My country, my lifetime

Having voted in this past election while a resident of Los Angeles, and while living among many African American neighbors, today felt a bit strange to watch the inaugural events in a very different kind of community and context. I am sure the day was significant for many around here, but apart from my Facebook updates and one friend who brought by some free Krispy Kreme doughnuts that were being passed out today, I just didn’t feel that same sense of energy and import to the days events.

I was grateful for Maurice Broaddus’ reflections posted on his blog, attempting to describe for someone the scope of significance held in what took place today. He writes:

I watched an old black woman laughing. Crying. Laughing and crying and saying joyfully “I’m glad I lived long enough to see this! Oh God! I’m glad I lived long enough to see this!”

They looked like people taking their first breath and really enjoying it. I didn’t see the haggard, submissive expression. I saw enthusiastic joy, free from restraint. If you saw it, if you heard it, there’s no way that a human being couldn’t be touched by it. How many people last night and this morning took their first real breath?

A friend of mine recently commented that she’s “just a white girl from a small town” but she just doesn’t get the near-messianic expectation surrounding Barack Obama being black and elected. Not why people broke down and cried, not why folks danced in the streets, or stayed up so late. Or why my cell phone blew up election night as every black person in my directory called or got called, all sharing a similar refrain. It boiled down to four words “not in my lifetime”…

No, President Barack Obama won’t redeem white people from the sin of racism (or whatever else some folks might imagine the import of his election might mean). But he represents a beacon of hope and the promise of change. His election might portend a true shift in our culture and how we see and treat one another. That is the root of the expectation: the hope of a better tomorrow in light of our many tragic yesterdays. Something many of us never thought we’d see in our lifetimes.

On election day, we lived in a community that cried and danced and shouted in the streets. I missed that today. I wept this past weekend watching a random video Scot McKnight posted of the Obamas going to church on Sunday at a historic black congregation in Washington, D.C. I was overcome by emotion as I saw them shaking hands with fellow parishioners as they made their way out of the sanctuary, for some reason feeling this very great and real and earthy context for the significance of Obama’s election.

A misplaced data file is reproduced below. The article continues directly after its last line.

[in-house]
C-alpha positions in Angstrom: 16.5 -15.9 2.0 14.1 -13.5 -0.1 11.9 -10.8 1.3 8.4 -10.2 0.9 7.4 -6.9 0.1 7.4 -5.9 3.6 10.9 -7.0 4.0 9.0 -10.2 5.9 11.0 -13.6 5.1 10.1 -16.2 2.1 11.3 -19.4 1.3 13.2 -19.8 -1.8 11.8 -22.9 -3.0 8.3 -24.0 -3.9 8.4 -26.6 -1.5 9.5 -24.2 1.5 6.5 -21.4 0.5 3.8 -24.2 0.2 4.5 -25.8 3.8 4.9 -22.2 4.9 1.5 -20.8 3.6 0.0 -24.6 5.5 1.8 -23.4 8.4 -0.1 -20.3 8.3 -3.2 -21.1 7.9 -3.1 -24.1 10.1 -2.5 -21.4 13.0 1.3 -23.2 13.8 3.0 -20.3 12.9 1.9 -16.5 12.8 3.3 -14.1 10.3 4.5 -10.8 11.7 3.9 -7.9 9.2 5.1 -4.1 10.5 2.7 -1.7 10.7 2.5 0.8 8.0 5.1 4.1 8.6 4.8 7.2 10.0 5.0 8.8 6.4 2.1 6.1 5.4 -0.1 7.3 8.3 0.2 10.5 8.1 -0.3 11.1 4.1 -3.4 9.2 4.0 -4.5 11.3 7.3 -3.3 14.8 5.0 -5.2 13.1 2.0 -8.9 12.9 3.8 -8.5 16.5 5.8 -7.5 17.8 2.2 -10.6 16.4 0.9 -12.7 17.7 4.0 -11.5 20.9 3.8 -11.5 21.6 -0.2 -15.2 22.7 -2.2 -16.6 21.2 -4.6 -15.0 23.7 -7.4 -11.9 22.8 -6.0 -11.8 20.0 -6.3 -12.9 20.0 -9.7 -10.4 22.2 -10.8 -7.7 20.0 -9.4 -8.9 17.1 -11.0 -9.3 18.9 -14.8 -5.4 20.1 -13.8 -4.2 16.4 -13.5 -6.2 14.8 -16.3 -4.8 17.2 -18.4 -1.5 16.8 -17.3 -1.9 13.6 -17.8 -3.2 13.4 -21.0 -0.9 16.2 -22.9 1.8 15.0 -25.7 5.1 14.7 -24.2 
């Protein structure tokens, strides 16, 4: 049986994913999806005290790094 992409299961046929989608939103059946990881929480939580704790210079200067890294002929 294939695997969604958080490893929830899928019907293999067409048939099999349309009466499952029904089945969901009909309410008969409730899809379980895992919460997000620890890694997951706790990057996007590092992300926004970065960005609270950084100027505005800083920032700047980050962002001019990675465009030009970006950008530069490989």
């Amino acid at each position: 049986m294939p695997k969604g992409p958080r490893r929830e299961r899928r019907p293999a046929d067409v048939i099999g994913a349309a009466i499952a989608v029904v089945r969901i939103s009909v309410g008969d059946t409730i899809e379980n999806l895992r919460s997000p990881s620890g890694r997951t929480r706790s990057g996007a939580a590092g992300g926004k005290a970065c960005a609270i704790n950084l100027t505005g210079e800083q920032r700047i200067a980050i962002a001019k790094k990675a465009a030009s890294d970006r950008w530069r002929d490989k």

We heard enough about “the Black church” during some tense weeks of the campaign, and we often quote the line about Sundays being the most segregated hour in America, but somehow seeing the Obama family there, surrounded by an all-black congregation, seeing them pass through parishoners hoping for a hand shake, something about that grounded the magnitude of his election beyond Facebook frenzy and cool Obama posters and into wooden pews and fancy hats and a choir of children’s voices. And it just felt so very intense and real. And I was overcome by awe at what I too had dared to hope to ever see in my lifetime.


  1. “I watched an old black woman laughing. Crying. Laughing and crying and saying joyfully “I’m glad I lived long enough to see this! Oh God! I’m glad I lived long enough to see this!”

    I’ve gotten so tired of people groaning at what they perceive as the Messiah-hood of this presidency.

    The thing is, not he himself, but the events that have lead to this moment, their timing and their weight, and the prophetic calling that has preceded this day, do mean a certain kind of salvation for many citizens of America. If we forget this we become very cold inside.

    Awesome post.

  2. My friend Matt just shared this experience via twitter, and I just had to share it too 😉 …

    There is an old Asian man on my bus carefully handing out origami
    cranes made from The Stranger, saying only “Obama.” God bless America.

  3. Hey Erika,

    The shift of excitement is similar here in Canada too. In our neighbourhood, largely First Nations & African/Caribbean, there is a tangible excitement (though clearly not as strong as it is in the US), while outside there is still excitement, but it is far less personal. Great post!


  4. Erika,
    Thanks for sharing this. Good words for me, and important reminder that there’s just no way I can really enter into what our African-American neighbors are experiencing now. I know that in my head, yet try somehow to imagine myself in their shoes. But that’s really impossible.

    So I take it we’re to rejoice with them, and see and pray for the apparent good this can bring for our nation.

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